That said, I do think there is some benefit to occasionally taking a short sabbatical from technology.

    • Jeremy Crooks 26 September, 2012 at 6:11 pm

      Thanks Kezia. Technology absolutely has benefits. It is like most things – good in moderation. I guess I am questioning if we have moved from technology supporting real relationships to harming or replacing them.

    • Jeremy Crooks 26 September, 2012 at 6:17 pm

      Steve Wozniak of Apple suggested today the in our lifetime robots will replace teachers. Can we really let technology nurture our young ones?

  4. Kezia Dennison 26 September, 2012 at 10:57 pm

    I think to quite a large extent, technology pretty much already does teach our children. In Uni, every subject requires the internet or at least a computer. Most kids learn more from google than from any teacher.

  5. Alen 27 September, 2012 at 5:35 pm

    I think the people who are the most drawn to technology are the ones who are probably most withdrawn. As an introvert, my technology gives me access to not only entertainment and the ability to do my job, but a way to connect with people on my terms. I have very few friends (as my facebook list may suggest) in a general sense, and out of those I only see one on a semi regular basis; the rest I see every few months, at best. Outside of work, I have zero interaction with people outside of my online life. So in some ways it’s fostering and nurturing my relationships with other humans, rather than hindering it.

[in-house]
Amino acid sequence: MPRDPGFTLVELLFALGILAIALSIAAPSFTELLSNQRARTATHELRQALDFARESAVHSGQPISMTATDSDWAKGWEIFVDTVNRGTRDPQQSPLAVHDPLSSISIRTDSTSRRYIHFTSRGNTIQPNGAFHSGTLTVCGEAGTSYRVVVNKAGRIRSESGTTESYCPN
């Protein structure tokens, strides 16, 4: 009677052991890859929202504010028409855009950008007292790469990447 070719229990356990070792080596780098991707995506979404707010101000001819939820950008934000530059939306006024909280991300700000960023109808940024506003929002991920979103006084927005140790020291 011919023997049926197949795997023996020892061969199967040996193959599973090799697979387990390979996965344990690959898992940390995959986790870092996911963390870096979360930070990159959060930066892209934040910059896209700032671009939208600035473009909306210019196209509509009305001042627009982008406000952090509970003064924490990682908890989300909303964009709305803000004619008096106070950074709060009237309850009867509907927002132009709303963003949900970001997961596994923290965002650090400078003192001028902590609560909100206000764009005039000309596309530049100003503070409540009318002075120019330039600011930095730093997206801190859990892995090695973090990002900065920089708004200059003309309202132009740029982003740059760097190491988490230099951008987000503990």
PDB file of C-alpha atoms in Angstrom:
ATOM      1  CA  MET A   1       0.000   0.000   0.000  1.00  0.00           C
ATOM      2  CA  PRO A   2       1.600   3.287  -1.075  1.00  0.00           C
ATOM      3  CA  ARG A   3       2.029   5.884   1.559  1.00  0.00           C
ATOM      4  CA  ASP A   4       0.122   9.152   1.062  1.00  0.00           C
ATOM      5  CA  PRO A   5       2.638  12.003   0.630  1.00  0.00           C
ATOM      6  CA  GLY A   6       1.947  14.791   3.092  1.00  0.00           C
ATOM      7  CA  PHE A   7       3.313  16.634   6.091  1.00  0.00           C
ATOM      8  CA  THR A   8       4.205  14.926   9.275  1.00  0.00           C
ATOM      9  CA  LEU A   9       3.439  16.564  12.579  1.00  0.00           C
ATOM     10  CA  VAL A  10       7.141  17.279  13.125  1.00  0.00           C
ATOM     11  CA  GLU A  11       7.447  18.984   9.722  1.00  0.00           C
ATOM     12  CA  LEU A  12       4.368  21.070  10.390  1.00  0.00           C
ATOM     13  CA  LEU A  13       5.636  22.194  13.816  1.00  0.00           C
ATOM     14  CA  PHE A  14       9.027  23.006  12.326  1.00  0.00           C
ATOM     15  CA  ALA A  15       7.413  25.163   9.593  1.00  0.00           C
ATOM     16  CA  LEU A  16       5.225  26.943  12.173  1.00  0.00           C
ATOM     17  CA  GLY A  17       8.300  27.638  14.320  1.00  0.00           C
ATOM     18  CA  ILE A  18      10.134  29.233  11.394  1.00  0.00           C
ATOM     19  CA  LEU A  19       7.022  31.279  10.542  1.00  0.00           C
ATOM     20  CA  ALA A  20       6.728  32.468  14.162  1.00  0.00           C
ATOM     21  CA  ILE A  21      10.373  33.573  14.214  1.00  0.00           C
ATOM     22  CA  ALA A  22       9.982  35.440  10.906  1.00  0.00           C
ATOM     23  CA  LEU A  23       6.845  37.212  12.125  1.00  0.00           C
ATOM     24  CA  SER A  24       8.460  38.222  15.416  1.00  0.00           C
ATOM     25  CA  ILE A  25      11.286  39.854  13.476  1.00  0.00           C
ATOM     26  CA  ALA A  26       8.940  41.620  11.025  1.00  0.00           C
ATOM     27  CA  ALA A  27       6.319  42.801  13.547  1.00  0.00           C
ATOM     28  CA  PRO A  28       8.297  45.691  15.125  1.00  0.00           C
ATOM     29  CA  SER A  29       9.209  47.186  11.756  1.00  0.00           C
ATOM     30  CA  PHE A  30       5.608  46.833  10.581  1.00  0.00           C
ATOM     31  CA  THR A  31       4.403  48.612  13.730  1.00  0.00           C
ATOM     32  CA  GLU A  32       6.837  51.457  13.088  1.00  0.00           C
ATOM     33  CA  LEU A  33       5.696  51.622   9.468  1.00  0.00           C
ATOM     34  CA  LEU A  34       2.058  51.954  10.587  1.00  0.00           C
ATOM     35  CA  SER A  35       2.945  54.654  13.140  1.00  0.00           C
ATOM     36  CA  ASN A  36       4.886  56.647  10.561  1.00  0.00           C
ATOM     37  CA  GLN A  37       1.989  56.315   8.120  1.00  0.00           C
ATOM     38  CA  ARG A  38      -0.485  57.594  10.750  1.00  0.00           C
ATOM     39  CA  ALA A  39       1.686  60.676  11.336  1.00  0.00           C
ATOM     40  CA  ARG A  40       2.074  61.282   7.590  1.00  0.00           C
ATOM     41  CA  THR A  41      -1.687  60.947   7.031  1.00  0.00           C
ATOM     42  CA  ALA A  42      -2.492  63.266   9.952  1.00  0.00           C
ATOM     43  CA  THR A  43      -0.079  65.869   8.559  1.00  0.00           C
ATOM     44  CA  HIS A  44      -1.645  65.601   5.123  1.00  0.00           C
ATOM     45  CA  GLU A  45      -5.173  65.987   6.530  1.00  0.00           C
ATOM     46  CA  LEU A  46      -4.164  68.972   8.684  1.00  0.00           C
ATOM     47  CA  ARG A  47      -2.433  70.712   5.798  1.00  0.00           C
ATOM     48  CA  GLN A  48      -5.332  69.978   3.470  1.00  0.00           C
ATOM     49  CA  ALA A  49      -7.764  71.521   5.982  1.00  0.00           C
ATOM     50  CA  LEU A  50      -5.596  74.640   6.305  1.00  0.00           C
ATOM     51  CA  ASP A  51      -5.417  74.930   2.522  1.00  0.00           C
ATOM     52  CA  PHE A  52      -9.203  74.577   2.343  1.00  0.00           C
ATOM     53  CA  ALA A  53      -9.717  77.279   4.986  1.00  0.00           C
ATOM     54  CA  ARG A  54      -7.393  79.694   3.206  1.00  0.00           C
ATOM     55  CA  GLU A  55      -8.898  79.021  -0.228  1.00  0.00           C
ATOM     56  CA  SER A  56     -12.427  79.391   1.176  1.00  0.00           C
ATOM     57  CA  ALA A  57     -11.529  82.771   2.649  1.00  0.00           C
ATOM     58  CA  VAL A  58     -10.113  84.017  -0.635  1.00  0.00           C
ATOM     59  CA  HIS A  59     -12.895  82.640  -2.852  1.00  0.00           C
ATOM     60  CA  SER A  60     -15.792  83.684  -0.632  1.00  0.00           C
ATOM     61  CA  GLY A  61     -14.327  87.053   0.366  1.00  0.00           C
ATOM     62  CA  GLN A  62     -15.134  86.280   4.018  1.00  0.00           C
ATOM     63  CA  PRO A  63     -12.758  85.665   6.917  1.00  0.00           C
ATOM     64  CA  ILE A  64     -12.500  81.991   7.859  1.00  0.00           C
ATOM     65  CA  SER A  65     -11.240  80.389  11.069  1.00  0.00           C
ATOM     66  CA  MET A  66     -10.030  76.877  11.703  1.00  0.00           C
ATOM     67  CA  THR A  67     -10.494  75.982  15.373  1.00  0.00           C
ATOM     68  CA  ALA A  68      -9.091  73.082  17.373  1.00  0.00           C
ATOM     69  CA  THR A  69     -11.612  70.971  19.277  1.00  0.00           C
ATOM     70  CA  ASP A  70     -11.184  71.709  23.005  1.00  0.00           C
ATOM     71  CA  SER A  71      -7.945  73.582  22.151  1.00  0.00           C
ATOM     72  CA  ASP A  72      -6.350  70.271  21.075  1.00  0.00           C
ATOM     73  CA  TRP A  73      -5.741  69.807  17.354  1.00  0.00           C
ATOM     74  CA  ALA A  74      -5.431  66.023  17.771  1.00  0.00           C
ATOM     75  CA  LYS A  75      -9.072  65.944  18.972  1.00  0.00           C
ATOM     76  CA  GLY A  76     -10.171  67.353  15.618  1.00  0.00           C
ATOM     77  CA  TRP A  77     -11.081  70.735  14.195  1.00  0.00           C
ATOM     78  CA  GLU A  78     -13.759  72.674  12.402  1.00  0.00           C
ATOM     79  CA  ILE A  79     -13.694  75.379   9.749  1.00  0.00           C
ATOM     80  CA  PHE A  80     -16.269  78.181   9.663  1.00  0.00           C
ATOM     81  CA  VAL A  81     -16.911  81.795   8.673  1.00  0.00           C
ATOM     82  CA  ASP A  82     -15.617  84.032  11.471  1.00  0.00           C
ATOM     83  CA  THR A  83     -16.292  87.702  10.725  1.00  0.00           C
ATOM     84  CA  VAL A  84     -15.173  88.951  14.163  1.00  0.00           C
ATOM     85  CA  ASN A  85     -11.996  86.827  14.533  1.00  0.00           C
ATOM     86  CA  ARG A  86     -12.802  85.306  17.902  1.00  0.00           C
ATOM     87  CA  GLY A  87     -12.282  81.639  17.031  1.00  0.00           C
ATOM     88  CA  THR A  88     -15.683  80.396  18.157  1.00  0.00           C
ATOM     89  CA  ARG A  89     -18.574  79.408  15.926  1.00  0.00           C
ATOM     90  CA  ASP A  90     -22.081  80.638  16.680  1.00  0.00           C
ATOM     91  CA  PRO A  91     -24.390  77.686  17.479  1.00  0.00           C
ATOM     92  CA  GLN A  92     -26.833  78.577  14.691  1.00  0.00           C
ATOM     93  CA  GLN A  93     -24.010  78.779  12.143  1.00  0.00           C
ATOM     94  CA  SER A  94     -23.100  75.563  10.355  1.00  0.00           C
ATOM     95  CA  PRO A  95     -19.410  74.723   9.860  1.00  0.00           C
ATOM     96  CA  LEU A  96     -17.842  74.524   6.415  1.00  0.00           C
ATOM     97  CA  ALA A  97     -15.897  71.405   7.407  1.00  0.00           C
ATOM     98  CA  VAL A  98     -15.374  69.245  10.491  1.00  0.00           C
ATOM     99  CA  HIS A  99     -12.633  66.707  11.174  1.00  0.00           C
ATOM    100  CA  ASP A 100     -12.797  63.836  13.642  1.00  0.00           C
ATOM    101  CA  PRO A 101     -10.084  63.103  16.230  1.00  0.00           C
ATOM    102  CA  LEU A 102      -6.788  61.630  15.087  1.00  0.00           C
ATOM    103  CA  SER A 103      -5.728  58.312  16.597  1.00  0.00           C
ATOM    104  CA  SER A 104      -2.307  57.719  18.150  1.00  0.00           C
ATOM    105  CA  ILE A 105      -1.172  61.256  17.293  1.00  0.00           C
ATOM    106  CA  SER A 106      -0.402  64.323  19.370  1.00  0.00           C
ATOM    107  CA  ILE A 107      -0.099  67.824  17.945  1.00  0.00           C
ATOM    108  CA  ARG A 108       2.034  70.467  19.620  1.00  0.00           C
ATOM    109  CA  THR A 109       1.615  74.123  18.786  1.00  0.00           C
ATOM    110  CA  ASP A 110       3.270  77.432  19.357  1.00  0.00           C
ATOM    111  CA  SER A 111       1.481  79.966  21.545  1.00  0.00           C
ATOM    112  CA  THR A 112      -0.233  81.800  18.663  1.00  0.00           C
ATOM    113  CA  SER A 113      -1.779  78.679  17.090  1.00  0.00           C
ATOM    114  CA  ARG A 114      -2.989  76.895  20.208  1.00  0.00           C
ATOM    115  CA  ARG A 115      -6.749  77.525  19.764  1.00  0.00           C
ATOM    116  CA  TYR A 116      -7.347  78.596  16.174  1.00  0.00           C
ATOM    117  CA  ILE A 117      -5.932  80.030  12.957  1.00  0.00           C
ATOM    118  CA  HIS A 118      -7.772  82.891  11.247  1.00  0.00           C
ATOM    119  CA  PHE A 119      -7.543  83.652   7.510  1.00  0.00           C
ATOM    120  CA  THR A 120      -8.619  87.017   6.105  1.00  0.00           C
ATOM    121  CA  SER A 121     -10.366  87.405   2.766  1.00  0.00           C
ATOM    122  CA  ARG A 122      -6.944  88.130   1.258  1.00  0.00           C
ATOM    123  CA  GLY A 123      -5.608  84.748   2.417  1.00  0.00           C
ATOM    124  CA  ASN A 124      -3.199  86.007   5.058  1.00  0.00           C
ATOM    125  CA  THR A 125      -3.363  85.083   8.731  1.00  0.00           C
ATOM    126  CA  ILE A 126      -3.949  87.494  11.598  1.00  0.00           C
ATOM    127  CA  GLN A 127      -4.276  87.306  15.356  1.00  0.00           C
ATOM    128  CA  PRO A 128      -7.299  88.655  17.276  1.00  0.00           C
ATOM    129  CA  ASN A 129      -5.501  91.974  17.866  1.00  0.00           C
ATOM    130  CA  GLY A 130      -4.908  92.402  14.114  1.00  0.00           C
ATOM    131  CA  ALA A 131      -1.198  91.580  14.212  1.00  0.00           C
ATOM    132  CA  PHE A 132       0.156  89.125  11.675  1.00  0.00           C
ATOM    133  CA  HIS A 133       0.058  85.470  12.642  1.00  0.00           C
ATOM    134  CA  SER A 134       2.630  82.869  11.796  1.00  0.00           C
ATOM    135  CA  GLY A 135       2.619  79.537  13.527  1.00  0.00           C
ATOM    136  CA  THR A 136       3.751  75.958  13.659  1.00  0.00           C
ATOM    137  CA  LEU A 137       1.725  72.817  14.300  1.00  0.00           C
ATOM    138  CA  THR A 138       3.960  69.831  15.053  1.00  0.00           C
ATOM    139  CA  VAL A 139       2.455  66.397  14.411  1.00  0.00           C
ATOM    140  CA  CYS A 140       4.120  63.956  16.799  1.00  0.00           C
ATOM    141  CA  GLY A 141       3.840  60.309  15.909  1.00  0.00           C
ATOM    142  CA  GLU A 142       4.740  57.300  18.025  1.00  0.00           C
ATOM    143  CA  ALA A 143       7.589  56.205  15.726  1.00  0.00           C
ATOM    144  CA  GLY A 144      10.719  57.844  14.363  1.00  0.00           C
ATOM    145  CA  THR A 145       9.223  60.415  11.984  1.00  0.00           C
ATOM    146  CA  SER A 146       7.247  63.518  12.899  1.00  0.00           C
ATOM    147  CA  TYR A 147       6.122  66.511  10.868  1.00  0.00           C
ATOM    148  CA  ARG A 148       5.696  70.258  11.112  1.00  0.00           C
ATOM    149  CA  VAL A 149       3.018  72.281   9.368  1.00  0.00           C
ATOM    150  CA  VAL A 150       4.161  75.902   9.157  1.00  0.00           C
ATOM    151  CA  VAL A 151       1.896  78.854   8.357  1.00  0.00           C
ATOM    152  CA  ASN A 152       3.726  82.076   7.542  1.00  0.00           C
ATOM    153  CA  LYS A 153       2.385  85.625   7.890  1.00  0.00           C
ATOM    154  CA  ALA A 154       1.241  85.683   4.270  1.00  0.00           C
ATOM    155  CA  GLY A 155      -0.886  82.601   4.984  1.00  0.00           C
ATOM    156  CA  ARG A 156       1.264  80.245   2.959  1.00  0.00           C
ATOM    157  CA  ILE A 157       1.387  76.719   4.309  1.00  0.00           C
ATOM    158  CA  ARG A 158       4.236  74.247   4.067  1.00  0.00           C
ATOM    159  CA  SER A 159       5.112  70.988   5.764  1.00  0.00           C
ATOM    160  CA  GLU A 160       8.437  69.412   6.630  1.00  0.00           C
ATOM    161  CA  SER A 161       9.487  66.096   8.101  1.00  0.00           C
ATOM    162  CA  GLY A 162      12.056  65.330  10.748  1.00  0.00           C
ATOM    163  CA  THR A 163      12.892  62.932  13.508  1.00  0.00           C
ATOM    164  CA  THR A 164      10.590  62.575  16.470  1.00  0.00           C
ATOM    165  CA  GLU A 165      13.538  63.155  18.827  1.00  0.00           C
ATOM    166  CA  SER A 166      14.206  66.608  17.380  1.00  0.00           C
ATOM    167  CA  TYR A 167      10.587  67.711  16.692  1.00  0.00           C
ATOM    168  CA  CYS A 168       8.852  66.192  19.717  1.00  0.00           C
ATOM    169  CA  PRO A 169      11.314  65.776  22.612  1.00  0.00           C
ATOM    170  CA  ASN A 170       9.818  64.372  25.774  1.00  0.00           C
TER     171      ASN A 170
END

As for people being on their phones while with others, I don’t really think it’s rude if someone checks an alert they’ve received off their phone, as long as the conversation is flowing I don’t think most people care. Though it does make me recall a time I was in a restaurant where an entire family was all on their phones and outside of ordering their food, I had hardly heard any of them speak, let alone to each other.

    • Jeremy Crooks 27 September, 2012 at 10:49 pm

      Alen. I think you have hit on something with introverts being drawn to technology. Some people think and communicate better in front of a keyboard. However, I am not sure that it is healthy to have online communication as our primary relationship outlet. Feel free to disagree with me.

  6. Elizabeth 27 September, 2012 at 9:59 pm

    “I am not suggesting that we become Amish”

    It wouldn’t be such a bad thing Jeremy.

    • Jeremy Crooks 27 September, 2012 at 10:45 pm

      I have mixed feelings on An Amish conversion. There is something exotic about the idea of going off the grid, but it may be a case of the grass is greener from our view.

      In the end we are called to live in the world without being of the world.

  7. Elizabeth 28 September, 2012 at 4:00 pm

    “In the end we are called to live in the world without being of the world”.

    I’ve often wondered about this thinking regarding the Amish’s way of life as I’d like to live in the country someday and “keep it simple”.

    I’m wondering how we ought to determine what is “living in the world”?

    Provided you are evangelising to the lost when the opportunity presents itself, I can’t see anything wrong with the Amish way of life.

    Watch this when you get a chance: https://www.youtube.com/watch?v=wg81VwdRAVA

    Amish guy gets saved (hehe) and starts tracting.

    It’s a good watch.

  8. Jeremy 29 September, 2012 at 6:45 pm

    If by Amish, you mean no electricity and a simple lifestyle, I say – if that is your thing – go for it.

    However, most Amish are also know for their extreme legalism (relationship breakdown over the colour of shirt buttons) and ostracism from the world.

  9. Elizabeth 30 September, 2012 at 7:54 pm

    Point taken.

    I am now left wondering what colour buttons are most spiritual.

    I’ll leave it there.